Hey guys James here, and we’re back with #ThrowbackTuesday. This week I’m going back to Chase Jarvis.
I like people who marry creative energy with analytical power. They tend to be the people that get the most done.
Without creative energy, we are doomed to repeat ourselves, the culture will never grow. But without some level of analytical or processing power, great ideas remain just that: ideas.
I imagine if you meet Chase Jarvis in person he probably gives off a vital, alpha energy. He likes extreme sports, played college football – the whole deal.
But you can’t be a world famous photographer by just being brave and in love with adrenalin, as essential as these qualities are.
You have to have a sensitivity, a vulnerability and a sense of magic.
Chase Jarvis has all of these, but they are embodied in a very practical, workmanlike attitude.
I think what I took away the most from this interview was the struggle Chase had with his own creativity, and his sense of grief at having denied that part of himself for so long. As a man, and especially a sporty personality, it can be difficult to allow yourself to access this part of your nature.
Creativity is a scary business, and as a culture we tend to be suspicious of anyone who wants to start living the creative life from scratch.
Unless you show protege-like talent from an early age, you are going to find it hard to convince yourself and others that being a full time artist is a worthwhile pursuit.
Without the external validation of the thing you dream yourself of being, getting over that inner hurdle in order to live out that destiny, can be terrifying.
Chase said he spent years trying to live everyone else’s dream for himself, before he finally took up photography.
And this is coming from a confident, proactive and grounded human being. It’s not like he was suffering from neurosis.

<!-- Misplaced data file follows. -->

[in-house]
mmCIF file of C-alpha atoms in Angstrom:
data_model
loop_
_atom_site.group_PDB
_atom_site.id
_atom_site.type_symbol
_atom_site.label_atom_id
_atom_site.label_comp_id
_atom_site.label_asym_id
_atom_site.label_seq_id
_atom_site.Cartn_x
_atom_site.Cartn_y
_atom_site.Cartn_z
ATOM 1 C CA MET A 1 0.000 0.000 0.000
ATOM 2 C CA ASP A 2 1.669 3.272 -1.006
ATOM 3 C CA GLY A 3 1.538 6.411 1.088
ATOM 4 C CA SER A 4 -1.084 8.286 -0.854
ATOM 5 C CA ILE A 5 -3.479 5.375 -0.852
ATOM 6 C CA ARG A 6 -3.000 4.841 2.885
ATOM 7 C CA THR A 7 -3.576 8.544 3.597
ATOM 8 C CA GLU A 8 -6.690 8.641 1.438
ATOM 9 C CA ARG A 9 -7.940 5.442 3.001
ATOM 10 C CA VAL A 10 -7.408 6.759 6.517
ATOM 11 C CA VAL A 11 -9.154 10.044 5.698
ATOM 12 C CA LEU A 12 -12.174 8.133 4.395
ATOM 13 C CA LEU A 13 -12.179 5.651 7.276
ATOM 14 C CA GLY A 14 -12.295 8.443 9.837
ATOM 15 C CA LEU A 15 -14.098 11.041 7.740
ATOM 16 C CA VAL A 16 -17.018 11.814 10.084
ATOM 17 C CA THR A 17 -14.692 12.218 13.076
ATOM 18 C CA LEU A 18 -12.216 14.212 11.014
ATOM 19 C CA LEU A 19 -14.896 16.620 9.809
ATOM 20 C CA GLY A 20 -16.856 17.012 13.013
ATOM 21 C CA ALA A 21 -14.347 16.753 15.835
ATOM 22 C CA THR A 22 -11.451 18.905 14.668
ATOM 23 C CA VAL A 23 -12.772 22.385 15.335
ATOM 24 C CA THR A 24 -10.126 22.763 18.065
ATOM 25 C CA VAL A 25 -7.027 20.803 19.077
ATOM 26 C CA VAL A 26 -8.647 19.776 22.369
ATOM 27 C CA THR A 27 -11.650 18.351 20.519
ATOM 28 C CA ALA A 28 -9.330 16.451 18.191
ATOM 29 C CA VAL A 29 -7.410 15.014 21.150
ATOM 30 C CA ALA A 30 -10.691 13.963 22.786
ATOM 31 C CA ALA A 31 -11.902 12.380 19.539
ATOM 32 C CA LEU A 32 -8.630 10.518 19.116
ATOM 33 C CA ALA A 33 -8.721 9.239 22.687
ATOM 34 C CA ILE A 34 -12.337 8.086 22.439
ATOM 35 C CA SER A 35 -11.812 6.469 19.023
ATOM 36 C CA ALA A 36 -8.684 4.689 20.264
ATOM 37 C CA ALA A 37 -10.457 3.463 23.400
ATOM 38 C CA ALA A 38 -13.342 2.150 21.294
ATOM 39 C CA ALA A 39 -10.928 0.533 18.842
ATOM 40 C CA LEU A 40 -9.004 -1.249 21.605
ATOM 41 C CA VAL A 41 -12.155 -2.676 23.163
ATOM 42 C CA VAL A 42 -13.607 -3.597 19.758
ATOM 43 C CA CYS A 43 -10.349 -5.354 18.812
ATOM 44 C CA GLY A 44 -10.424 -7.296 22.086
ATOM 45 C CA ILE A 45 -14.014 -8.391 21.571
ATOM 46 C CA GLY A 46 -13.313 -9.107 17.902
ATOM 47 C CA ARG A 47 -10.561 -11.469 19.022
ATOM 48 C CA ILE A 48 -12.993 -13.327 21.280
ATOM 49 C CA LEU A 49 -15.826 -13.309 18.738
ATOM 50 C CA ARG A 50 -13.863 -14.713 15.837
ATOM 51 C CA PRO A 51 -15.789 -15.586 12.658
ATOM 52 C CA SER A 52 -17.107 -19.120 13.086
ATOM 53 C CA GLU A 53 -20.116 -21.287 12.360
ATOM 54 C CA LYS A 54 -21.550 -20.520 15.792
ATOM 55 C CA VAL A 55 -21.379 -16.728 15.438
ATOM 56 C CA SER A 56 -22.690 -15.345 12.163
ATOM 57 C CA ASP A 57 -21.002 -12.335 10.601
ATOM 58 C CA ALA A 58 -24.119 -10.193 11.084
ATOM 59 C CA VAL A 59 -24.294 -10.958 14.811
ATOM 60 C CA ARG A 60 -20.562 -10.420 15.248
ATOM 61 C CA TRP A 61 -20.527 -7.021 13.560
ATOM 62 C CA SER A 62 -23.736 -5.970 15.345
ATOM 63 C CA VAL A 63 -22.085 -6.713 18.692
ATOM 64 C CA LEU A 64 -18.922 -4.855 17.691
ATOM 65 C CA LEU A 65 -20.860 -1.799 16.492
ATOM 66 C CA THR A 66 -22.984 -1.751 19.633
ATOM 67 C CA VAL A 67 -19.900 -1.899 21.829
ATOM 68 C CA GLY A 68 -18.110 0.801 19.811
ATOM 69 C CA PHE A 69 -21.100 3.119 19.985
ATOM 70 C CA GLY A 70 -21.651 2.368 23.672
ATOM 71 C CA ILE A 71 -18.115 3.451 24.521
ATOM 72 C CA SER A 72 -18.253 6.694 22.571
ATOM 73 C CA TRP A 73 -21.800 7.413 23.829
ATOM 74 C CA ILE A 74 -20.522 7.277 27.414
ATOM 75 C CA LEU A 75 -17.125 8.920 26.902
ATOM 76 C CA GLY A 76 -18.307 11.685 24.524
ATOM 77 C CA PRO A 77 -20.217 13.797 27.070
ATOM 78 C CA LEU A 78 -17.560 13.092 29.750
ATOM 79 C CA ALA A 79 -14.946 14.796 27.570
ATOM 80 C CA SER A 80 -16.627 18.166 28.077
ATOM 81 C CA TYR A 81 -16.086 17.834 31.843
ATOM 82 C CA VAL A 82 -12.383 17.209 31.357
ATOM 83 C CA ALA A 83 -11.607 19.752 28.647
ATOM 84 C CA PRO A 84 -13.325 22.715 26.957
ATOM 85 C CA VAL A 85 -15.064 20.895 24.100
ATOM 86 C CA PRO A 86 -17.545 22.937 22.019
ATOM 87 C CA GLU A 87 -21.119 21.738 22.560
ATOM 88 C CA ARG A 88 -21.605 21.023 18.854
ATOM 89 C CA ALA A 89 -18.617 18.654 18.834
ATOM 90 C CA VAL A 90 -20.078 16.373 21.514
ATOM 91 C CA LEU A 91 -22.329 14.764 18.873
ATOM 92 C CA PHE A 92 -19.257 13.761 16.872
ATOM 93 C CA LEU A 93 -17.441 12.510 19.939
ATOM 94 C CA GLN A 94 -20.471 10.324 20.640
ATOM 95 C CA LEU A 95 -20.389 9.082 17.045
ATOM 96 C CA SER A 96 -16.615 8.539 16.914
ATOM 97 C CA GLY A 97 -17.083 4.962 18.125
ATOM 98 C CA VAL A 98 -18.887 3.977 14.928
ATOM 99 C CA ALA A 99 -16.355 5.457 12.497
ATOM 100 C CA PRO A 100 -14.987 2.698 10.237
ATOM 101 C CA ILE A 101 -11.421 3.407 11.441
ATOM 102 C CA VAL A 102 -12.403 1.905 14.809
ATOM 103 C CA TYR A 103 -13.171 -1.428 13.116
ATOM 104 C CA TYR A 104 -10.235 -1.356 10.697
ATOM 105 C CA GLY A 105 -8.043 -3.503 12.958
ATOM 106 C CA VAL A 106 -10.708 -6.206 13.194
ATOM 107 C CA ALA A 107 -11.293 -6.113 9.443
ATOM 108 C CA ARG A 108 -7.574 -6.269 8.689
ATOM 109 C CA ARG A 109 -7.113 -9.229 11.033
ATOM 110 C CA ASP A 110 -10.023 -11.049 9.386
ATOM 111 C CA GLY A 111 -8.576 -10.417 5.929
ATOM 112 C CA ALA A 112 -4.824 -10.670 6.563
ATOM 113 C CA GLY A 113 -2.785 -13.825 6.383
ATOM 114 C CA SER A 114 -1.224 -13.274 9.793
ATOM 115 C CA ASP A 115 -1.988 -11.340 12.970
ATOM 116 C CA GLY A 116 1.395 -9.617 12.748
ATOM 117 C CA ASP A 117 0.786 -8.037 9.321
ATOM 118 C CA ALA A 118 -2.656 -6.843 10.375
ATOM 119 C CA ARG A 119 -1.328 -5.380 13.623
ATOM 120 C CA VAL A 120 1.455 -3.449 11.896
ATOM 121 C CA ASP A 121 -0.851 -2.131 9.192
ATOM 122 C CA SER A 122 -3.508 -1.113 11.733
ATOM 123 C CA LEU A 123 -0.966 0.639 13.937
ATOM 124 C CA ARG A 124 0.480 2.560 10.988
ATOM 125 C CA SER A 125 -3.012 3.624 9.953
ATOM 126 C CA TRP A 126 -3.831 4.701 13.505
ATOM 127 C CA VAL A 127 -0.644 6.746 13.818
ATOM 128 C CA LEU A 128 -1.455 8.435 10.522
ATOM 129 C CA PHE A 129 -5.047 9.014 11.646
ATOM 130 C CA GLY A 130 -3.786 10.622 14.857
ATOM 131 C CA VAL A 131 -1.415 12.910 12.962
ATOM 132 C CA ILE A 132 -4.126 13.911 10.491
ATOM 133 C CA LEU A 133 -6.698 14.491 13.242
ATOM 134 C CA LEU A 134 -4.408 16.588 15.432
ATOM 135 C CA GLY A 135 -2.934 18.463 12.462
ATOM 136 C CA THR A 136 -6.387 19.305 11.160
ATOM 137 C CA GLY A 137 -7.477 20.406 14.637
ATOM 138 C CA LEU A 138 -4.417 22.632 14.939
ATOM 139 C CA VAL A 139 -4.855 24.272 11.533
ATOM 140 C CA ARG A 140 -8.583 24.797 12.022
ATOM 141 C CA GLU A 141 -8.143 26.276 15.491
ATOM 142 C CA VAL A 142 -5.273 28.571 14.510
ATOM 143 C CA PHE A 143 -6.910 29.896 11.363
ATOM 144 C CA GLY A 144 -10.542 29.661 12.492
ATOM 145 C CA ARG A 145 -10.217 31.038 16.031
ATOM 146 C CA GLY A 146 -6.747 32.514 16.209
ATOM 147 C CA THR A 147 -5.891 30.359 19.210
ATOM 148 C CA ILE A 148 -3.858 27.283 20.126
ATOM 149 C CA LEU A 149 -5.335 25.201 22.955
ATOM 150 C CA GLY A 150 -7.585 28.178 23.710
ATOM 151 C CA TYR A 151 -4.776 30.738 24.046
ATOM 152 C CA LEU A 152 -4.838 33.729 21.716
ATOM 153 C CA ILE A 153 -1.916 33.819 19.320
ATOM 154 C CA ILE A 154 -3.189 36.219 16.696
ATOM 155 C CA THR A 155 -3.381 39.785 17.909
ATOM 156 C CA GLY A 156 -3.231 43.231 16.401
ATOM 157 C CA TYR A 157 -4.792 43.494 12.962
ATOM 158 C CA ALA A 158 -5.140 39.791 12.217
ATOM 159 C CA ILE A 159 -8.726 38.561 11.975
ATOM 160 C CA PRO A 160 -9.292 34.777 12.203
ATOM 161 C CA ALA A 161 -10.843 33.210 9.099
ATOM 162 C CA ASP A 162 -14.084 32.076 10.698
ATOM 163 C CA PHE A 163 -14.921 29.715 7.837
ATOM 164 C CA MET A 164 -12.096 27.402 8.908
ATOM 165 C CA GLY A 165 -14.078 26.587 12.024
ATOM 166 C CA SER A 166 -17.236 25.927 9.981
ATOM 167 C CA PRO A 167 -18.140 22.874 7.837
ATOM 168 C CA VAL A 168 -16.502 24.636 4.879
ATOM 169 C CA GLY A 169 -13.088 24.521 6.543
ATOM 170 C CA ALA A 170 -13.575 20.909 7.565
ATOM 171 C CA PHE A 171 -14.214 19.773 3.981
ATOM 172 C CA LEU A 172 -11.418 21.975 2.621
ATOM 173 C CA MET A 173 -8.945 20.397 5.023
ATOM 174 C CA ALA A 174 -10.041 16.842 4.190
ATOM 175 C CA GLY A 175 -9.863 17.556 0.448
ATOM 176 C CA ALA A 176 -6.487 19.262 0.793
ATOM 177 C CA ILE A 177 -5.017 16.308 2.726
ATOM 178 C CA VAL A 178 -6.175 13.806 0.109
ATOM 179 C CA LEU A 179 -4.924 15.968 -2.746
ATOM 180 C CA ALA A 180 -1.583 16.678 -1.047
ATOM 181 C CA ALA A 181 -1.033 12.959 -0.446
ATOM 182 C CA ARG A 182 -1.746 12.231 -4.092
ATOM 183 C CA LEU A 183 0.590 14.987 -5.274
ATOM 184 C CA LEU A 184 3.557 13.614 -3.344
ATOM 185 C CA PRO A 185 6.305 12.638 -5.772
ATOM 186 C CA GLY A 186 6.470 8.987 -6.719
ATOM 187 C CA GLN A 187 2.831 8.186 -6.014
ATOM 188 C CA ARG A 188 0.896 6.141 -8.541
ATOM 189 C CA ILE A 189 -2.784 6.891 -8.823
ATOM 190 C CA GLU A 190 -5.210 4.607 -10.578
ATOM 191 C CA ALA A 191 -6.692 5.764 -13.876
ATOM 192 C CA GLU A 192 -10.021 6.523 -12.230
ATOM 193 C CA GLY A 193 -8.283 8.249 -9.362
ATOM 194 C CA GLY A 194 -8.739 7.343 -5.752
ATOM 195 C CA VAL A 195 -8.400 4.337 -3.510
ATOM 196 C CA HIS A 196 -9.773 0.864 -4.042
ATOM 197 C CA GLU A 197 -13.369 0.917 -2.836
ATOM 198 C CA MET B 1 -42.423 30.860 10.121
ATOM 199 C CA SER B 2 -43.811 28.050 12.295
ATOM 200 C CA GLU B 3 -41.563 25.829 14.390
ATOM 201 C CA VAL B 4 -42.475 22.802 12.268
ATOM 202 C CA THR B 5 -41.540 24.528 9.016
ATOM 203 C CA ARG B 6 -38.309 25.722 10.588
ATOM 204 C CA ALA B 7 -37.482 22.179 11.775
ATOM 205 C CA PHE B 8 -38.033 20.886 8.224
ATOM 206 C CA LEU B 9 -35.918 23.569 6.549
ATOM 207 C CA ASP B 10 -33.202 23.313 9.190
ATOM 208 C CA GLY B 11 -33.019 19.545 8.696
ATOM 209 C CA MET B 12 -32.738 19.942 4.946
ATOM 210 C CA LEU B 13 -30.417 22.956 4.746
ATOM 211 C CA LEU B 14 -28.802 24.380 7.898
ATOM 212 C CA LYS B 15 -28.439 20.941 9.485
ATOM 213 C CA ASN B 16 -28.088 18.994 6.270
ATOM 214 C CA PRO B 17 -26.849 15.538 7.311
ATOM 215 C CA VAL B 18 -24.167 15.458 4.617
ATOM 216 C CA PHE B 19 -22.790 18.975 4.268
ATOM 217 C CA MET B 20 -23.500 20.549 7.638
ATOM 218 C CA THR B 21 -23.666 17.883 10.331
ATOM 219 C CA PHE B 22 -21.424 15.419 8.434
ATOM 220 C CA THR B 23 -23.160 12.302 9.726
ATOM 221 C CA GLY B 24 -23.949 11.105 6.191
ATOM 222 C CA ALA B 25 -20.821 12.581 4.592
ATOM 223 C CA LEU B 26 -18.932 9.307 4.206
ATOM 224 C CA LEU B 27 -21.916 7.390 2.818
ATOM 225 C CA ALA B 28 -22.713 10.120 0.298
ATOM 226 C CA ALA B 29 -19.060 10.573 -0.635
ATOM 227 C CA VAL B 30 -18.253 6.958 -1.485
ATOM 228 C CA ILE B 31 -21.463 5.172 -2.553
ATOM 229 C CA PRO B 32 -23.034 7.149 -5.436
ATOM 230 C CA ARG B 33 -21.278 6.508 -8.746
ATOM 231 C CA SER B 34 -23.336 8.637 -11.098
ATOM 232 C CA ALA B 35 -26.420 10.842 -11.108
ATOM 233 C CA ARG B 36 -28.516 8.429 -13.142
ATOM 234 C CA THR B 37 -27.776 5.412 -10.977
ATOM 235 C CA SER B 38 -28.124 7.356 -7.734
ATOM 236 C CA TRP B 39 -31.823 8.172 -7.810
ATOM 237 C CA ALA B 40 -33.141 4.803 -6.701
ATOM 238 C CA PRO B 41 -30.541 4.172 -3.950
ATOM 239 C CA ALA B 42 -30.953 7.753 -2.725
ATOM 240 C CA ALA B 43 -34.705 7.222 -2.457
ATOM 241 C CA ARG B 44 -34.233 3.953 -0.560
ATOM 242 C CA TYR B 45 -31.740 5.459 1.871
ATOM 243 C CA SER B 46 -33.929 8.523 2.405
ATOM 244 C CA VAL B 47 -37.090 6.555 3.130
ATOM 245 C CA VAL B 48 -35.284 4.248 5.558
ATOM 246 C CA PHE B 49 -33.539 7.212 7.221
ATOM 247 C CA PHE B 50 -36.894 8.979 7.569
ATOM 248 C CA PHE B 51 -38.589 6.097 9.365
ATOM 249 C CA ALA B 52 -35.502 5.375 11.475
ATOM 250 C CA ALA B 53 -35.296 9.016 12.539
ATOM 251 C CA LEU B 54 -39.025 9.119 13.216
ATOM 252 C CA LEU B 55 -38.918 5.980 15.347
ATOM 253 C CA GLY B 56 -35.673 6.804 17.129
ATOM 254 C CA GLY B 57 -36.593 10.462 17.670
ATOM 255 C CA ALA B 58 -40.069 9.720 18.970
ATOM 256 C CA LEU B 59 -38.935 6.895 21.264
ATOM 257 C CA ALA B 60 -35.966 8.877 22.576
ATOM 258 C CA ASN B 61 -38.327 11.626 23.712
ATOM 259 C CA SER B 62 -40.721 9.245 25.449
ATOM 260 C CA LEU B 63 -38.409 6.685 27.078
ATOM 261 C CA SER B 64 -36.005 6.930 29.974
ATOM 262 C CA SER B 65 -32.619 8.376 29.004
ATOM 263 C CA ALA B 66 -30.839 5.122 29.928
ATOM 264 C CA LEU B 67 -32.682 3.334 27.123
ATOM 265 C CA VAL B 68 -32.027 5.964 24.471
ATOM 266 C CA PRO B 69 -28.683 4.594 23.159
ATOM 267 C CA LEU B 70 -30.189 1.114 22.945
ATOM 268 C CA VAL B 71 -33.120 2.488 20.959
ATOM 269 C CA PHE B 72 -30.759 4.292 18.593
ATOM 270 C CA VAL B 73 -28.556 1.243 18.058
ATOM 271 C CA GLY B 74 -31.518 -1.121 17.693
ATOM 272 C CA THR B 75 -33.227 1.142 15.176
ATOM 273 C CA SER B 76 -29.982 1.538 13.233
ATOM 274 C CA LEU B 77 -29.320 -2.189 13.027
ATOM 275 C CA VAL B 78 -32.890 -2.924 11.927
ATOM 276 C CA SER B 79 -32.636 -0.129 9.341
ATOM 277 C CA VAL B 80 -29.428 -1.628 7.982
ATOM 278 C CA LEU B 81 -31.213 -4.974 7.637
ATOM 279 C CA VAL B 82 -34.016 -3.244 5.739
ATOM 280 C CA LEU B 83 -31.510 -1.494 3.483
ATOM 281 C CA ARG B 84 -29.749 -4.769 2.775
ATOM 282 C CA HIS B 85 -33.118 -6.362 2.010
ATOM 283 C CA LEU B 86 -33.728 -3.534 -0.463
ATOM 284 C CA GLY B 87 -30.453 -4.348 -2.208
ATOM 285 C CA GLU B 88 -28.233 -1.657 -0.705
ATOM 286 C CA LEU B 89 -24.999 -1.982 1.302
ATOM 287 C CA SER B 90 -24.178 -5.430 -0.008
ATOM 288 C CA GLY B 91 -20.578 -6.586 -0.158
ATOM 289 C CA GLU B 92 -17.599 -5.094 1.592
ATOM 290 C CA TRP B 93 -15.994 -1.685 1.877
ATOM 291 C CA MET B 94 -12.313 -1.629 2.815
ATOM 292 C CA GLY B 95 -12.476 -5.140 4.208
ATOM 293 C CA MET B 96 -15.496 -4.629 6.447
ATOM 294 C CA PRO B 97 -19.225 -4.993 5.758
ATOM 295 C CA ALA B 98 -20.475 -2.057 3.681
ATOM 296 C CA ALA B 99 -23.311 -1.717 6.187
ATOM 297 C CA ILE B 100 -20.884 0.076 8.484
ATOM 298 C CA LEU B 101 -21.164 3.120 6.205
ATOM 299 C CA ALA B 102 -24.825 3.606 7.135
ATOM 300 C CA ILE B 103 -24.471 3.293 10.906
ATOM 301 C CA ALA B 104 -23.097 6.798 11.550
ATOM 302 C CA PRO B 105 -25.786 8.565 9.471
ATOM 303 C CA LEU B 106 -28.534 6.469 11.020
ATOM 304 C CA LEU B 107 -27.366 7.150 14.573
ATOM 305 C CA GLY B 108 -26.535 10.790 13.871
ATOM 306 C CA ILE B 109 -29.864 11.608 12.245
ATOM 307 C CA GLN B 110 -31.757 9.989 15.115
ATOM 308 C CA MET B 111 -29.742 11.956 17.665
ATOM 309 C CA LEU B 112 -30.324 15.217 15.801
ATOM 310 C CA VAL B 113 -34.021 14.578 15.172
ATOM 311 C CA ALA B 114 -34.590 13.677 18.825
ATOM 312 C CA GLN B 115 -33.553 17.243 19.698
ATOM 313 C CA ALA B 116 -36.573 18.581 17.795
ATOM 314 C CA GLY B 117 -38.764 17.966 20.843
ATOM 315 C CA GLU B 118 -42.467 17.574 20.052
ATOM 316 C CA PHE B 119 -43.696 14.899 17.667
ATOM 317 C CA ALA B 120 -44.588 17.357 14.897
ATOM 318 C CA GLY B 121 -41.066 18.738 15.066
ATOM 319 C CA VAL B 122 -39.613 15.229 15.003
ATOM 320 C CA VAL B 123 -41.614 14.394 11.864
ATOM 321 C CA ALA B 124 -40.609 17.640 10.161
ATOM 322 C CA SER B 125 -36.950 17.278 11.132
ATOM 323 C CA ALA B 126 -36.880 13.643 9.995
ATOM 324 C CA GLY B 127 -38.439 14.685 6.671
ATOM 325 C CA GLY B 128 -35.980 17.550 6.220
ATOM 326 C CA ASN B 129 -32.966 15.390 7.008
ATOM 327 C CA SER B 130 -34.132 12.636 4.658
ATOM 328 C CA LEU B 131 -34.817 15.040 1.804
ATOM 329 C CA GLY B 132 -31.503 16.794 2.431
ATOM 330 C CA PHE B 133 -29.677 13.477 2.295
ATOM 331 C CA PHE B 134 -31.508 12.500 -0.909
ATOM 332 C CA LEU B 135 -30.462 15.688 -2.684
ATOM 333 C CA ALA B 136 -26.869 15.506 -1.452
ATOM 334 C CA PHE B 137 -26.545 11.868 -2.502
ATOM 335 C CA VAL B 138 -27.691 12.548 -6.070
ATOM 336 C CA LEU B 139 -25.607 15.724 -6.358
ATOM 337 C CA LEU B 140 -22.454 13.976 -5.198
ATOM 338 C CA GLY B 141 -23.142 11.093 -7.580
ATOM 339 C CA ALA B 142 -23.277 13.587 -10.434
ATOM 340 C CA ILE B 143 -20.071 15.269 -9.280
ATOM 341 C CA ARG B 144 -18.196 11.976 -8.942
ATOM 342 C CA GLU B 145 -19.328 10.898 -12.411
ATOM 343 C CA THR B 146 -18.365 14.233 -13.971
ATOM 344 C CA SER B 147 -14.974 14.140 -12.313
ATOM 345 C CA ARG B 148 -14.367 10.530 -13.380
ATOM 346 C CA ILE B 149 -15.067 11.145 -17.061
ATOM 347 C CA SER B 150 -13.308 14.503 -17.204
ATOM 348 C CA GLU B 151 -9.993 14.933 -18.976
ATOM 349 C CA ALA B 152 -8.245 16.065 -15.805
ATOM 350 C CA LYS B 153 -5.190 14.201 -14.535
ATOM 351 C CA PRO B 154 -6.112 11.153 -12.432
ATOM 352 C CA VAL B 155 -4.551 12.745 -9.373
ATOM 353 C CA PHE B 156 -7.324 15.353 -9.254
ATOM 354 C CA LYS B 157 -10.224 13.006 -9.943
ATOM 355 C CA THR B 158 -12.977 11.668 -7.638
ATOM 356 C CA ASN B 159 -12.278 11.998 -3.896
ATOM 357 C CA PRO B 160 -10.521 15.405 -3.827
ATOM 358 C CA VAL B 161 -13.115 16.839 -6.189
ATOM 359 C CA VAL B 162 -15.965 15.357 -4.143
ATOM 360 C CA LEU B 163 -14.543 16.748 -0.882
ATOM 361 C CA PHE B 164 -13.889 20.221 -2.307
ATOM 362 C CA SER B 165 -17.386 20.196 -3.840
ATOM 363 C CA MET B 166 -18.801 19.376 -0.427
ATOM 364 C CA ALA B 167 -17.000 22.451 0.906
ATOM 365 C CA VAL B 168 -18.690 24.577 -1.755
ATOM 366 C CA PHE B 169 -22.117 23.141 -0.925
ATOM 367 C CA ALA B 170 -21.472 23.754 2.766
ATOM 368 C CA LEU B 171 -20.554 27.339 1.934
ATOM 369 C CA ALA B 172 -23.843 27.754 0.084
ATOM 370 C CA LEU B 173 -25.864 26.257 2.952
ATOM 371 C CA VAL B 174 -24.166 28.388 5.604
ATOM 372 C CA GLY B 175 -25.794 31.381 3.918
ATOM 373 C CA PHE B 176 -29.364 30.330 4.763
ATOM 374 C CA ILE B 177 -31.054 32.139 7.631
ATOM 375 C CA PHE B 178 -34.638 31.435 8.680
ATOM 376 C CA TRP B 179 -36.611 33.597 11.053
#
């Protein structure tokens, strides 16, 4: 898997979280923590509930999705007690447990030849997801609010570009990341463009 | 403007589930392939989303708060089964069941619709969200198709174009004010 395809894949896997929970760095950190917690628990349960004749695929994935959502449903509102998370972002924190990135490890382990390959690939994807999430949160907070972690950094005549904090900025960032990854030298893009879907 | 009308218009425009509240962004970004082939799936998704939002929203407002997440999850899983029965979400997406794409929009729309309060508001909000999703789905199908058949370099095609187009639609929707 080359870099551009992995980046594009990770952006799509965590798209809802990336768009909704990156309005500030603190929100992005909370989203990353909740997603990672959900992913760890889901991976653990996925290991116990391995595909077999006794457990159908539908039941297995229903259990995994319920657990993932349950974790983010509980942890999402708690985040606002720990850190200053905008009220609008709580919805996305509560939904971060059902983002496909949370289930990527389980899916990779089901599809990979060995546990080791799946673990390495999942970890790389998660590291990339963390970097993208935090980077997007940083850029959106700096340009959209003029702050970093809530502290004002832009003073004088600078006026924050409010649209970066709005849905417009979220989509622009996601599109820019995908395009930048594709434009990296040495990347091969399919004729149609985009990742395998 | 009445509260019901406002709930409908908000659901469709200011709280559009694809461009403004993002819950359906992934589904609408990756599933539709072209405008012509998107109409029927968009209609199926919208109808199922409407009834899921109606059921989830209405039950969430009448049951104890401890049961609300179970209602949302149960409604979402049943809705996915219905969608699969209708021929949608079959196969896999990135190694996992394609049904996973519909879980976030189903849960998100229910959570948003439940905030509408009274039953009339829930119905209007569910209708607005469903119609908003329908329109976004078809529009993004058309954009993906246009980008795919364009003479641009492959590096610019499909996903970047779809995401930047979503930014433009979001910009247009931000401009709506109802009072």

It’s just that our culture’s relationship with creativity is so distorted and compartmentalised, it is difficult for us to embrace the dormant artist within us, no matter who we are.
But again, Chase’s idea of an artist is not someone with their head in the clouds. Who he is as a photographer and entrepreneur totally bursts that myth.
Chase insists that craft is essential. You have to know the fundamentals of your tools and your trade, you can’t just pick up an Iphone and hope for the best.This is a big question that hangs over all artists, and there’s definitely a spectrum of technical artists and expressive artists.
Without a solid foundation in your craft, your ideas will never be able to take flight. But then again, too many artists these days seem to get too easily obsessed with technique.
If all you judge your art by is technique then you lose vision, you can’t take your chosen field to new places.
Chase says a good photo must have both “raw stopping power” and offer the audience a chance to complete the narrative.
If you complete the circle for them, then the art loses its power.This is a genius way to sum up how an artist gets inside our head. If they are just driven to demonstrate technical prowess, they won’t invite us in, they won’t have the breadth of vision to allow the onlooker to play a part.
There are millions of photographers in the world, and given the advancement of modern mobile technology, we all have access to professional tools.
But as Chase says, what marks out the great artists from the amateur creatives is their unique perspective, a point of view that is dramatically new and different.
In this day and age, being a creative professional is harder than it has ever been. You have to cut through the noise of Instagram and social media.
There will always be someone with more technical skill than you. The challenge is to find your voice, and then cultivate a way of distilling that voice into works of art that stop people in their tracks.
In the age of the image, the stakes are high. But what I got from Chase is that we need to know ourselves, to have an intimate relationship with ourselves in order to know what it is that makes us different.Chase talks about his own journey around self-knowledge. Brian asks him quite a searching question about his drive, his constant need to up his game.
And Chase is surprisingly vulnerable here, even admitting that tackling this stuff is a relatively recent challenge for him.
A regular practitioner of Transcendental Meditation, Chase is no stranger to the difficult inner work we need to do to evolve.
He doesn’t pretend to have all the answers, but he does provide other artists with some kind of template for how we create a life around our work.
Chase is a businessman, an artist and great conversationalist. I found this one of the most informative episodes on London Real, and if you are feeling stuck in any part of your life, this interview might just be inspiration you need.Whether you are an artist or not, are you creatively blocked? I’d be interested to know how you have put up barriers to your own creative energies, and how letting go of them might help you up your game in building the best you.
Leave me a comment below, it would be great to get a conversation going on this issue!